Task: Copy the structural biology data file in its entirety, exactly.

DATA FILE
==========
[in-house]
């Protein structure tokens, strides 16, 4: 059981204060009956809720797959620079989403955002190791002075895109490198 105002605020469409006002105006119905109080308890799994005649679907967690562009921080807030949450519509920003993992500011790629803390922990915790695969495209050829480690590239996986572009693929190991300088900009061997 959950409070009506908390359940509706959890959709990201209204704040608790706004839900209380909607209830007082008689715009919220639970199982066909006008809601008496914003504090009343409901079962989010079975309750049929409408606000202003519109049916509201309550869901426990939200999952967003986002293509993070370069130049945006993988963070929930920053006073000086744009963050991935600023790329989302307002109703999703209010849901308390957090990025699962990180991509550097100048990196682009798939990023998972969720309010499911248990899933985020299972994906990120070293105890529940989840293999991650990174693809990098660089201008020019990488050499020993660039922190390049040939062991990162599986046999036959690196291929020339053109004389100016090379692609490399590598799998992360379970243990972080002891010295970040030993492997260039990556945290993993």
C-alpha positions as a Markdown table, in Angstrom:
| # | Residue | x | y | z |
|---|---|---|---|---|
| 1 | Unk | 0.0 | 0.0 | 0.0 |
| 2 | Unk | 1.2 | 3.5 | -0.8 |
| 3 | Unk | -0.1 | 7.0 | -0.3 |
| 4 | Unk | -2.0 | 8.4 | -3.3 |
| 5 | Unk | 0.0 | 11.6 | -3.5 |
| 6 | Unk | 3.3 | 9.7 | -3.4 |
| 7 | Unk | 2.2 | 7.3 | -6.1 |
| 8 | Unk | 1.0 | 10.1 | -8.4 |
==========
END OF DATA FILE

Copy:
[in-house]
């Protein structure tokens, strides 16, 4: 059981204060009956809720797959620079989403955002190791002075895109490198 105002605020469409006002105006119905109080308890799994005649679907967690562009921080807030949450519509920003993992500011790629803390922990915790695969495209050829480690590239996986572009693929190991300088900009061997 959950409070009506908390359940509706959890959709990201209204704040608790706004839900209380909607209830007082008689715009919220639970199982066909006008809601008496914003504090009343409901079962989010079975309750049929409408606000202003519109049916509201309550869901426990939200999952967003986002293509993070370069130049945006993988963070929930920053006073000086744009963050991935600023790329989302307002109703999703209010849901308390957090990025699962990180991509550097100048990196682009798939990023998972969720309010499911248990899933985020299972994906990120070293105890529940989840293999991650990174693809990098660089201008020019990488050499020993660039922190390049040939062991990162599986046999036959690196291929020339053109004389100016090379692609490399590598799998992360379970243990972080002891010295970040030993492997260039990556945290993993």
C-alpha positions as a Markdown table, in Angstrom:
| # | Residue | x | y | z |
|---|---|---|---|---|
| 1 | Unk | 0.0 | 0.0 | 0.0 |
| 2 | Unk | 1.2 | 3.5 | -0.8 |
| 3 | Unk | -0.1 | 7.0 | -0.3 |
| 4 | Unk | -2.0 | 8.4 | -3.3 |
| 5 | Unk | 0.0 | 11.6 | -3.5 |
| 6 | Unk | 3.3 | 9.7 | -3.4 |
| 7 | Unk | 2.2 | 7.3 | -6.1 |
| 8 | Unk | 1.0 | 10.1 | -8.4 |